Li-Li was so happy. She thanked Mr. Huang and hurried home to start her plot of murdering her mother-in-law. Weeks went by, and months went by, and every other day, Li-Li served the specially treated food to her mother-in-law. She remembered what Mr. Huang had said about avoiding suspicion, so she controlled her temper, obeyed her mother-in-law and treated her like her own mother. After six months had passed, the whole household had changed. Li-Li had practiced controlling her temper so much that she found that she almost never got mad or upset. She hadn’t had an argument in six months with her mother-in-law, who now seemed much kinder and easier to get along with. The mother-in-law’s attitude toward Li-Li has also changed, and she began to love Li-Li like her own daughter. She kept telling friends and relatives that Li-Li was the best daughter-in-law one could ever find. Li-Li and her mother-in-law were now treating each other like a real mother and daughter. Li-Li’s husband was very happy to see what was happening.

One day, Li-Li came to see Mr. Huang and asked for his help again. She said,

“Dear Mr Huang, please help me to keep the poison from killing my mother-in-law! She has changed into such a nice woman, and I love her like my own mother. I do not want her to die because of the poison I gave her.”

Mr. Huang smiled and nodded his head.

“Li-Li, there’s nothing to worry about. I never gave you any poison. The herbs I gave you were vitamins to improve her health. The only poison was in your mind and your attitude toward her, but that has been all washed away by the love which you gave to her.”

MORAL : Friends, have you ever realized that how you treat others is exactly how they will treat you? In China it is said : The person who loves others will also be loved.

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I was sitting on a beach one summer day, watching two children, a boy and a girl, playing in the sand.They were hard at work building an elaborate sandcastle by the water’s edge, with gates and towers and moats and internal passages.Just when they had nearly finished their project, a big wave came along and knocked it down, reducing it to a heap of wet sand. I expected the children to burst into tears, devastated by what had happened to all their hard work. But they surprised me. Instead, they ran up the shore away from the water,laughing and holding hands, and sat down to build another castle. I realized that they had taught me an important lesson.

All the things in our lives, all the complicated structures we spend so much time and energy creating, are built on sand.

Only our relationships to other people endure. Sooner or later, the wave will come along and knock down what we have worked so hard to build up. When that happens, only the person who has somebody’s hand to hold will be able to laugh.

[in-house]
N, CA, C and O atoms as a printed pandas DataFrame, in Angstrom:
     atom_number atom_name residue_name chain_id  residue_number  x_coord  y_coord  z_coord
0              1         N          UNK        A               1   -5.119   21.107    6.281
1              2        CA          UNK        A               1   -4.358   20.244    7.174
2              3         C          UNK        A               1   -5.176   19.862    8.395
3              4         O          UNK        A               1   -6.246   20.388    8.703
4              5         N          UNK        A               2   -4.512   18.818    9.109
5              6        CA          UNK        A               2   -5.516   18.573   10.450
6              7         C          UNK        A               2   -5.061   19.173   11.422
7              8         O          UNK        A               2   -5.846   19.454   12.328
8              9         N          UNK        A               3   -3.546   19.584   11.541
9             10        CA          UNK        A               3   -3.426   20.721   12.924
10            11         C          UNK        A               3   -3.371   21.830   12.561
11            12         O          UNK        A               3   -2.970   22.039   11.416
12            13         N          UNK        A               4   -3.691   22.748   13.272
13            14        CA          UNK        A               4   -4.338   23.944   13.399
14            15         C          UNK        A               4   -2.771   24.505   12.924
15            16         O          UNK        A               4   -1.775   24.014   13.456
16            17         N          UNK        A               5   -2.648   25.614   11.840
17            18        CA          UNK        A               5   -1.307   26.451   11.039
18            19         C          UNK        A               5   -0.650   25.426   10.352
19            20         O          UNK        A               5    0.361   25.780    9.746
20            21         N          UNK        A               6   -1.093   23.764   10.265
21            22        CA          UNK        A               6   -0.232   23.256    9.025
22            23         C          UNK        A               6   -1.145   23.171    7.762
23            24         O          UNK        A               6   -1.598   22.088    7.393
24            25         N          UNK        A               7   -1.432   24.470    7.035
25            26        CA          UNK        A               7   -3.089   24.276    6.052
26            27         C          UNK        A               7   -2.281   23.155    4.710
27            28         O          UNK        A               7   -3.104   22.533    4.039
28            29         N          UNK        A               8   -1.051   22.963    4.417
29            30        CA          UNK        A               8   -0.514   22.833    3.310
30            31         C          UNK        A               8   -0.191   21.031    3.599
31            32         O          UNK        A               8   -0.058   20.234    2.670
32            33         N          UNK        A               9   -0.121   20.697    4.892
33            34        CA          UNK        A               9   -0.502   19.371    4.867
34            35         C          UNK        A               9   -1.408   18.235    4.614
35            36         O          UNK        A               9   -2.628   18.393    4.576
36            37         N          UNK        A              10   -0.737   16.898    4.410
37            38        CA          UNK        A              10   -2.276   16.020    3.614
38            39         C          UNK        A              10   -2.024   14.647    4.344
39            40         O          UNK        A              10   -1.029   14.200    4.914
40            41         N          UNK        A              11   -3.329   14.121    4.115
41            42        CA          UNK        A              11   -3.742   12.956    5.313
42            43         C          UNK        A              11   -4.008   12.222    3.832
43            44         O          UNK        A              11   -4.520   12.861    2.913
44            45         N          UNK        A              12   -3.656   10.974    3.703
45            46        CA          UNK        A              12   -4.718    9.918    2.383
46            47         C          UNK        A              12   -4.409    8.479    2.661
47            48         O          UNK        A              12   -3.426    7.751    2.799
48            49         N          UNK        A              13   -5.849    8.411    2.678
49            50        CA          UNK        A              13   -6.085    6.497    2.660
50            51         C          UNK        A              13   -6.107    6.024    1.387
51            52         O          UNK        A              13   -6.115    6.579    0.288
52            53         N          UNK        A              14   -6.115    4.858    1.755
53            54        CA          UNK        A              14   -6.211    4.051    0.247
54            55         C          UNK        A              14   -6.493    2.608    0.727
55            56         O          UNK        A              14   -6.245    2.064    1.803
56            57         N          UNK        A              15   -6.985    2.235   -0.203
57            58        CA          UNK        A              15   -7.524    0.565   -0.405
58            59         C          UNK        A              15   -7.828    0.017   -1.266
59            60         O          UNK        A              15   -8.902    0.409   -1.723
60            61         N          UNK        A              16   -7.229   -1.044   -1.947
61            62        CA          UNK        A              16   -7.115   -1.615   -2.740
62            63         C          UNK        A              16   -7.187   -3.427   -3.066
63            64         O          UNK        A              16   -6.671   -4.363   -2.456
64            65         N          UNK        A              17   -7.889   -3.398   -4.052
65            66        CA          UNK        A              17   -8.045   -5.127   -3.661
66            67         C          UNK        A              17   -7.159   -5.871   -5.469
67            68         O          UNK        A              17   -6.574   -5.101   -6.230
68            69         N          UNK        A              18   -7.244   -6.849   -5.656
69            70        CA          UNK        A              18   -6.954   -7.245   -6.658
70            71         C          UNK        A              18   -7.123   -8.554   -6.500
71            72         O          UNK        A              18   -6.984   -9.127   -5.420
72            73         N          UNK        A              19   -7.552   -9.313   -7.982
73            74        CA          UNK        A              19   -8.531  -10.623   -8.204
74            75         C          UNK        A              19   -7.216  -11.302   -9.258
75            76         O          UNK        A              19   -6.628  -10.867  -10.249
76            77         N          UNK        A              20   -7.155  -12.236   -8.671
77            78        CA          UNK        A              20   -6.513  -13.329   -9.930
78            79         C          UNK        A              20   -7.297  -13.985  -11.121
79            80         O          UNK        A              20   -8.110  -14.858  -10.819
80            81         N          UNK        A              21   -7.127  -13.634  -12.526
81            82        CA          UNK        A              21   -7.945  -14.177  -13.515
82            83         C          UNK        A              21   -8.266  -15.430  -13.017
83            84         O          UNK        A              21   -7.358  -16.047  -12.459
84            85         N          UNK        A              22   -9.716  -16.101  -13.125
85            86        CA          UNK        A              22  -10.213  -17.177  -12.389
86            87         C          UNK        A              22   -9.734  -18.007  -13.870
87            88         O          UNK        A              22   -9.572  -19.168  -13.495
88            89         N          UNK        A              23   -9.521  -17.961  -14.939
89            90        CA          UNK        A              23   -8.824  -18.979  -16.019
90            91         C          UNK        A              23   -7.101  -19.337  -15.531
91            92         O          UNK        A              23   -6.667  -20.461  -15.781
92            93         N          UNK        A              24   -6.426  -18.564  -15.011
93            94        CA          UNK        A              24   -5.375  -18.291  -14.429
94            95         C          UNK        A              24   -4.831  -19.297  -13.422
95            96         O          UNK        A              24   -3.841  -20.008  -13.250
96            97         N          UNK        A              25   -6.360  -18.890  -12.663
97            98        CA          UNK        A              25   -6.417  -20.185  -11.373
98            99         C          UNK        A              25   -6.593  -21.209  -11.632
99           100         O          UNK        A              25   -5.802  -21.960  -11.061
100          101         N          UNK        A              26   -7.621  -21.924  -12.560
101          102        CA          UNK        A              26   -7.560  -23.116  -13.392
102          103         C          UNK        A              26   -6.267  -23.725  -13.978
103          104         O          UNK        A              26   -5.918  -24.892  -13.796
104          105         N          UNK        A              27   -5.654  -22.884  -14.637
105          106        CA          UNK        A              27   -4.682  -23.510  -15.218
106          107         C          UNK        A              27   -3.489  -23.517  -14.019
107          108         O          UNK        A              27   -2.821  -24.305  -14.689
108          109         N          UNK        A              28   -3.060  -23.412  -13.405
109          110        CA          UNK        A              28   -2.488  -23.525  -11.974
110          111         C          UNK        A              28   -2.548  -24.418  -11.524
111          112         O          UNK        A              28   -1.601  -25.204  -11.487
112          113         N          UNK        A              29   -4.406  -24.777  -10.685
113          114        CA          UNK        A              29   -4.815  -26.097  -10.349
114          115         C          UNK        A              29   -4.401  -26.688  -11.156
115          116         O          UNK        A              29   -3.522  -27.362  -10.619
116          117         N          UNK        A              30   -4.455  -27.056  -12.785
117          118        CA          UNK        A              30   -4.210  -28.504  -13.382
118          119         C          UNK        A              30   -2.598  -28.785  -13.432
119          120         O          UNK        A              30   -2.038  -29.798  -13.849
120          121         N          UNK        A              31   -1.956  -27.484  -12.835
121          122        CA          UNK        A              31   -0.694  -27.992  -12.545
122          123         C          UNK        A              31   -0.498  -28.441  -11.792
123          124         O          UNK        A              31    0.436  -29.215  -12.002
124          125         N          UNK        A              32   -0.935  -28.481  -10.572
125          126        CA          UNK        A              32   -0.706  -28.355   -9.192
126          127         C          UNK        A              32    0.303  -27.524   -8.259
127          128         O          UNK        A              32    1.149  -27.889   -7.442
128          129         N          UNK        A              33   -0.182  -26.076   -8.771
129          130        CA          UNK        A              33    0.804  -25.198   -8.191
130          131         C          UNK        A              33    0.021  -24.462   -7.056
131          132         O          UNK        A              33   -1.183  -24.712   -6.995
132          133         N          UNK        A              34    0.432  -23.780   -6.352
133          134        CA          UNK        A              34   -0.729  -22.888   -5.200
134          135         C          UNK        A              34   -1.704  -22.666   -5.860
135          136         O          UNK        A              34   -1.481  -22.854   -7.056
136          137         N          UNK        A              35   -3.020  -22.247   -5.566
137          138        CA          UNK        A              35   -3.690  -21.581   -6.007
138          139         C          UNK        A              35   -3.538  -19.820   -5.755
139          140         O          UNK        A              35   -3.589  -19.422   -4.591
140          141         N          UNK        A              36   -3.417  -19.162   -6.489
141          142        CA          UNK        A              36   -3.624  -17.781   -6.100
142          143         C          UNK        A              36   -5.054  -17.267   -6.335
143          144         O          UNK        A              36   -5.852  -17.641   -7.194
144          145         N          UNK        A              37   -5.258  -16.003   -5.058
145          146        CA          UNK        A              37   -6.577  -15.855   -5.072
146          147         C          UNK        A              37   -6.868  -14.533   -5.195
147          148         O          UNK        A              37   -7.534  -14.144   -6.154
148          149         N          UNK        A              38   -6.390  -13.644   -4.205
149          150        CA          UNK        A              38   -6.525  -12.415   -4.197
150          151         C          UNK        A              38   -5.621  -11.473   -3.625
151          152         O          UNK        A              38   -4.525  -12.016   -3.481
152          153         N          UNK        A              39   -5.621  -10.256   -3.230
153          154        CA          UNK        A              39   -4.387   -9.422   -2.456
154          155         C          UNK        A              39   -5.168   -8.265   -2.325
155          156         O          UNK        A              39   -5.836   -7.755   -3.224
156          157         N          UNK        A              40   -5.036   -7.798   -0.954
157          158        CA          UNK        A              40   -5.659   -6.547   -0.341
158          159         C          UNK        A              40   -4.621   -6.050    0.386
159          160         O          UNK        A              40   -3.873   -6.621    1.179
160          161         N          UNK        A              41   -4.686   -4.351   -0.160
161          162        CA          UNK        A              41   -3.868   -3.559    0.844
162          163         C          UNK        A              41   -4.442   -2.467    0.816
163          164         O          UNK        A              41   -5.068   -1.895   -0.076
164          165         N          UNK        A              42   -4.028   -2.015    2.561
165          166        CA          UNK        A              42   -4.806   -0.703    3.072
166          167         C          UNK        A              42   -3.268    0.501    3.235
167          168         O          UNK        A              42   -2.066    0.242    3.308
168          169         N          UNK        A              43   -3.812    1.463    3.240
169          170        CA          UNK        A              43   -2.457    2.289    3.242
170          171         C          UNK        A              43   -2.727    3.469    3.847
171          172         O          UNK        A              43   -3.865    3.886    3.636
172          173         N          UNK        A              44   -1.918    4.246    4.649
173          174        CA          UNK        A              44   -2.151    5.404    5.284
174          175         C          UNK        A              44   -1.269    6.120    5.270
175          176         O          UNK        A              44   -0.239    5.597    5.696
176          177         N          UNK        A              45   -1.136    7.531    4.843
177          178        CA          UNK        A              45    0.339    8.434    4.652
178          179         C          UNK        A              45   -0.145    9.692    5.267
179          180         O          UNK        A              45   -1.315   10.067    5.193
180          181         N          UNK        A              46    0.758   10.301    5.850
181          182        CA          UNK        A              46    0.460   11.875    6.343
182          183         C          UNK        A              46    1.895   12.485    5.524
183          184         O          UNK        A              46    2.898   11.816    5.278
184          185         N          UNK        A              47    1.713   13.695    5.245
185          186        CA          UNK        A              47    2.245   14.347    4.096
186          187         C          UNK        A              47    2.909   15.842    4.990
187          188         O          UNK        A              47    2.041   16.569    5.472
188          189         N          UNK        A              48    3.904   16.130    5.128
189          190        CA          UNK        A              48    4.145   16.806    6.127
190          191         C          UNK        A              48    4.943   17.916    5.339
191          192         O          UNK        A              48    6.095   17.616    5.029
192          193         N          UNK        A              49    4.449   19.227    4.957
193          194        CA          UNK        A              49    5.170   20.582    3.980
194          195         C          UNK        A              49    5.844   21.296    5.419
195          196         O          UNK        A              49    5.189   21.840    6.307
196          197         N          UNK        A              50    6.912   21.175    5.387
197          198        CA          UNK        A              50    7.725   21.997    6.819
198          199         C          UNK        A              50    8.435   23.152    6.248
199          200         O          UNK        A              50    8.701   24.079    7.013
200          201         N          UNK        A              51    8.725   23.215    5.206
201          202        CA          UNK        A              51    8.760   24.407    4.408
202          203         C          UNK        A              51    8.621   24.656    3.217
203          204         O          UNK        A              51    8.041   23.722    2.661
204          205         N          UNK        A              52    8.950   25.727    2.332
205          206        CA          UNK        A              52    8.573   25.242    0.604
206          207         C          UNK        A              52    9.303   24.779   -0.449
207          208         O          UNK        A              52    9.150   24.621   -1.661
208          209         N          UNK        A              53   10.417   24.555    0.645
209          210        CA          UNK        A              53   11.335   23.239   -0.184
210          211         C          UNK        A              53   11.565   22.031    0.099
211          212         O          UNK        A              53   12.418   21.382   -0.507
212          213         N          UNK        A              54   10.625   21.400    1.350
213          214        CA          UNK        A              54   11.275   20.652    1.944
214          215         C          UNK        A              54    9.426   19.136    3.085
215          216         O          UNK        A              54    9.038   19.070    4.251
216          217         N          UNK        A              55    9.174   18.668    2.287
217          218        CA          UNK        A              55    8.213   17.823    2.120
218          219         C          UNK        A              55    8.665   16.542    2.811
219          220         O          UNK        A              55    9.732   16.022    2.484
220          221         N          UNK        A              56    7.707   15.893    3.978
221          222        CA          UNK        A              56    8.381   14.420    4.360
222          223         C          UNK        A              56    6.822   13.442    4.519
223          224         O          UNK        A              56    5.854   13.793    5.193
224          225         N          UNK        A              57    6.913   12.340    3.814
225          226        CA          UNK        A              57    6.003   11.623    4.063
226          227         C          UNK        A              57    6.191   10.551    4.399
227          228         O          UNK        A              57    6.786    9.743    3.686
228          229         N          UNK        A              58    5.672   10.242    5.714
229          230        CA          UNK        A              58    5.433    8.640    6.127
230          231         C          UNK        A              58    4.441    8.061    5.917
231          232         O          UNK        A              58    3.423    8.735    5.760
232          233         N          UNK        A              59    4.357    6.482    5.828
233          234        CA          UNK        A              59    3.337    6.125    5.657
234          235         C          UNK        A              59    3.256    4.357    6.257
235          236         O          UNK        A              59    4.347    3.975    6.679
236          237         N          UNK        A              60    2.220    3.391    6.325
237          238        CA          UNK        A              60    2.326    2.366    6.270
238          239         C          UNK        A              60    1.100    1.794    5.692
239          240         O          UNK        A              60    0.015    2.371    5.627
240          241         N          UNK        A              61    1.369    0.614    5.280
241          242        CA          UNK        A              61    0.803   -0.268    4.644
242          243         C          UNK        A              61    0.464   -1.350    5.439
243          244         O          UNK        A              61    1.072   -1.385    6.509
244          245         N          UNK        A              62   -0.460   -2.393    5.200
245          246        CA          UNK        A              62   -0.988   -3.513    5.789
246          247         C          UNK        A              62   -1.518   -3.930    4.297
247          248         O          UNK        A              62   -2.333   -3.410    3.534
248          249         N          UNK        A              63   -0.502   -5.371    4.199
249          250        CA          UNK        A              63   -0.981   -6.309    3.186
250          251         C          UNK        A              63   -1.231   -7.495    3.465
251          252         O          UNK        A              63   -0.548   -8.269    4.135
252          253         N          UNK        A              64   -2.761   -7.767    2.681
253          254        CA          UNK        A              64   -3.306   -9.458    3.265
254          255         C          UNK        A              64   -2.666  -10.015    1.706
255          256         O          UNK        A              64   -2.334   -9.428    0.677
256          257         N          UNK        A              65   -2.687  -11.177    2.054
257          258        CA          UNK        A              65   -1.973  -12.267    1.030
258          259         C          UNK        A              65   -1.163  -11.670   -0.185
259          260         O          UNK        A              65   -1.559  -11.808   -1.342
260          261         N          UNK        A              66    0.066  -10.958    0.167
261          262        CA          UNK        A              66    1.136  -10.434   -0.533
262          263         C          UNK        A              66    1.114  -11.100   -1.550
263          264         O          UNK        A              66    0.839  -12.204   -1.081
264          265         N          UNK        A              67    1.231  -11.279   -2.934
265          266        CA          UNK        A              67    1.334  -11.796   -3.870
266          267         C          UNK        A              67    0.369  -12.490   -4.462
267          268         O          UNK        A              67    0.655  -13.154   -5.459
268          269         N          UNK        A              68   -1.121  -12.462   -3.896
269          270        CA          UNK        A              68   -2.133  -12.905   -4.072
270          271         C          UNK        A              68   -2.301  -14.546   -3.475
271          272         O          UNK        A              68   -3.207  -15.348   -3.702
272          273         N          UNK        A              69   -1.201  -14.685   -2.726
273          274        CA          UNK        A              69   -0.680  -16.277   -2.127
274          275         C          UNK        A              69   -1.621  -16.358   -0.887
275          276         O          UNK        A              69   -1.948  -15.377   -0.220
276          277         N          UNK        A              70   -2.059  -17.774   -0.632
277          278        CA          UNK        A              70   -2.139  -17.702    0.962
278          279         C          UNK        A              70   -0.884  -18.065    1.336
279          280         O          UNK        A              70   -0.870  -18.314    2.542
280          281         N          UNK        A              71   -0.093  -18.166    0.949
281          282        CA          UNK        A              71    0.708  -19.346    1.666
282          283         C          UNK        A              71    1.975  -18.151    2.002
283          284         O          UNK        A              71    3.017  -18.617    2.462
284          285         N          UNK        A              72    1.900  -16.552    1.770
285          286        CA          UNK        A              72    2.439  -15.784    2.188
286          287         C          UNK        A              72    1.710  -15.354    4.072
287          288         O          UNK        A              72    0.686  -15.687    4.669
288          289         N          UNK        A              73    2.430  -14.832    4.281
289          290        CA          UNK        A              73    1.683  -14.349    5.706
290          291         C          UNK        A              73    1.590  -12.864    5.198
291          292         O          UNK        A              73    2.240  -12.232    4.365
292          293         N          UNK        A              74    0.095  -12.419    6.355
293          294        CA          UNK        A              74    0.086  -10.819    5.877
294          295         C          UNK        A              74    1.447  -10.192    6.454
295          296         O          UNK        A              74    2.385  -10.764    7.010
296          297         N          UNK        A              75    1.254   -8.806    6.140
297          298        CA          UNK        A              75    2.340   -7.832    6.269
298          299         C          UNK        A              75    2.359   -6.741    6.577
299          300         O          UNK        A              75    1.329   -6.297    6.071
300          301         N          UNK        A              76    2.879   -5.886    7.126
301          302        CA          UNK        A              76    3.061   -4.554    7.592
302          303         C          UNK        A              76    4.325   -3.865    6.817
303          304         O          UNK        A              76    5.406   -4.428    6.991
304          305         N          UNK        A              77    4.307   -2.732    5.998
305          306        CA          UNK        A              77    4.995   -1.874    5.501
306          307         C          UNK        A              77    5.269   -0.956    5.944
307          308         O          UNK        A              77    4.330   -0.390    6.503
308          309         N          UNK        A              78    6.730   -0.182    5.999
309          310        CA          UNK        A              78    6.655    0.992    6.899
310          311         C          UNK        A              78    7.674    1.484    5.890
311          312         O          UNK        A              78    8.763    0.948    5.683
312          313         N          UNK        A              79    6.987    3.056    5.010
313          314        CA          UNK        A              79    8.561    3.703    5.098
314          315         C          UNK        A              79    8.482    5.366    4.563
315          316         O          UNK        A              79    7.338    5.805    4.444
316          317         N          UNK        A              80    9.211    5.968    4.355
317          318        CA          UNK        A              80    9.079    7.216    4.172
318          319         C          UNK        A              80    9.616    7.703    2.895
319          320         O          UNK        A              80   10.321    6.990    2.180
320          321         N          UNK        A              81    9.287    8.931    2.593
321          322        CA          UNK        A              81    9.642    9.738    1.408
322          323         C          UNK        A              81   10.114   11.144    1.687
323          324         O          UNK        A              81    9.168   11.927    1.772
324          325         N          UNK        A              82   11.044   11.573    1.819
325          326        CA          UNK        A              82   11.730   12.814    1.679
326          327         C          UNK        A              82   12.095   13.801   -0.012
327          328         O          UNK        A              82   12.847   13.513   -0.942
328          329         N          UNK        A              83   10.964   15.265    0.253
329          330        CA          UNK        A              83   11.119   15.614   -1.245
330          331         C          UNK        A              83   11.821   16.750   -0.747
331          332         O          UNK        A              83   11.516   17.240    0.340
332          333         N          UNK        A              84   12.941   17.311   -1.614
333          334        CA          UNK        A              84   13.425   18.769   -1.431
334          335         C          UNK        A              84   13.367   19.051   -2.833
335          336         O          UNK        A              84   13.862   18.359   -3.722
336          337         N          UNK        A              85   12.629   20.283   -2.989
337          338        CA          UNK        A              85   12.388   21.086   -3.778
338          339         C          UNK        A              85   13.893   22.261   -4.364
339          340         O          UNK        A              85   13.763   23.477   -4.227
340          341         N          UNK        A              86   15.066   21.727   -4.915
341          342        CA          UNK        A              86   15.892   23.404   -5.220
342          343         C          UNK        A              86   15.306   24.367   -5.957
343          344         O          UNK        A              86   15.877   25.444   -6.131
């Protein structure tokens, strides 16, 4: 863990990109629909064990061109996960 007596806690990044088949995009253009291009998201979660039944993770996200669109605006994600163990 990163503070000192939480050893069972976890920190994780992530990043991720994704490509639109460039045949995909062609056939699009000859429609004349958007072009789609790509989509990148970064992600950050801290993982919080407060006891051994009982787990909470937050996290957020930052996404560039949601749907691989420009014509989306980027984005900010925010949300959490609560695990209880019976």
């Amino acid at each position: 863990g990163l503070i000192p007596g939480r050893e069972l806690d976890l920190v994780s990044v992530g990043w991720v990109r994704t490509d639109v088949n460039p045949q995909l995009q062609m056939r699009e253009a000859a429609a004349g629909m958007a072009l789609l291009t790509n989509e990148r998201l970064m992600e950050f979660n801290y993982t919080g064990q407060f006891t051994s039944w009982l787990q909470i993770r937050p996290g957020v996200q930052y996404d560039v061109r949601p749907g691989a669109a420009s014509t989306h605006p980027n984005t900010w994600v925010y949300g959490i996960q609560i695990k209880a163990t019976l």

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Unconditional Love

A story is told about a soldier who was finally coming home from the war. He called his parents from San Francisco.

“Mom and Dad, I’m coming home, but I’ve a favor to ask. I have a friend I’d like to bring home with me.”

“Sure,” they replied, “we’d love to meet him.”

“There’s something you should know the son continued, “he was hurt pretty badly in the fighting. He stepped on a land mind and lost an arm and a leg. He has nowhere else to go, and I want him to come live with us.”

“I’m sorry to hear that, son. Maybe we can help him find somewhere to live.”

“No, Mom and Dad, I want him to live with us.”

“Son,” said the father, “you don’t know what you’re asking. Someone with such a handicap would be a terrible burden on us. We have our own lives to live, and we can’t let something like this interfere with our lives. I think you should just come home and forget about this guy. He’ll find a way to live on his own.”

At that point, the son hung up the phone. The parents heard nothing more from him. A few days later, however, they received a call from the San Francisco police. Their son had died after falling from a building, they were told. The police believed it was suicide. The grief-stricken parents flew to San Francisco and were taken to the city morgue to identify the body of their son. They recognized him, but to their horror they also discovered something they didn’t know, their son had only one arm and one leg.

The parents in this story are like many of us. We find it easy to love those who are good-looking or fun to have around, but we don’t like people who inconvenience us or make us feel uncomfortable. We would rather stay away from people who aren’t as healthy, beautiful, or smart as we are.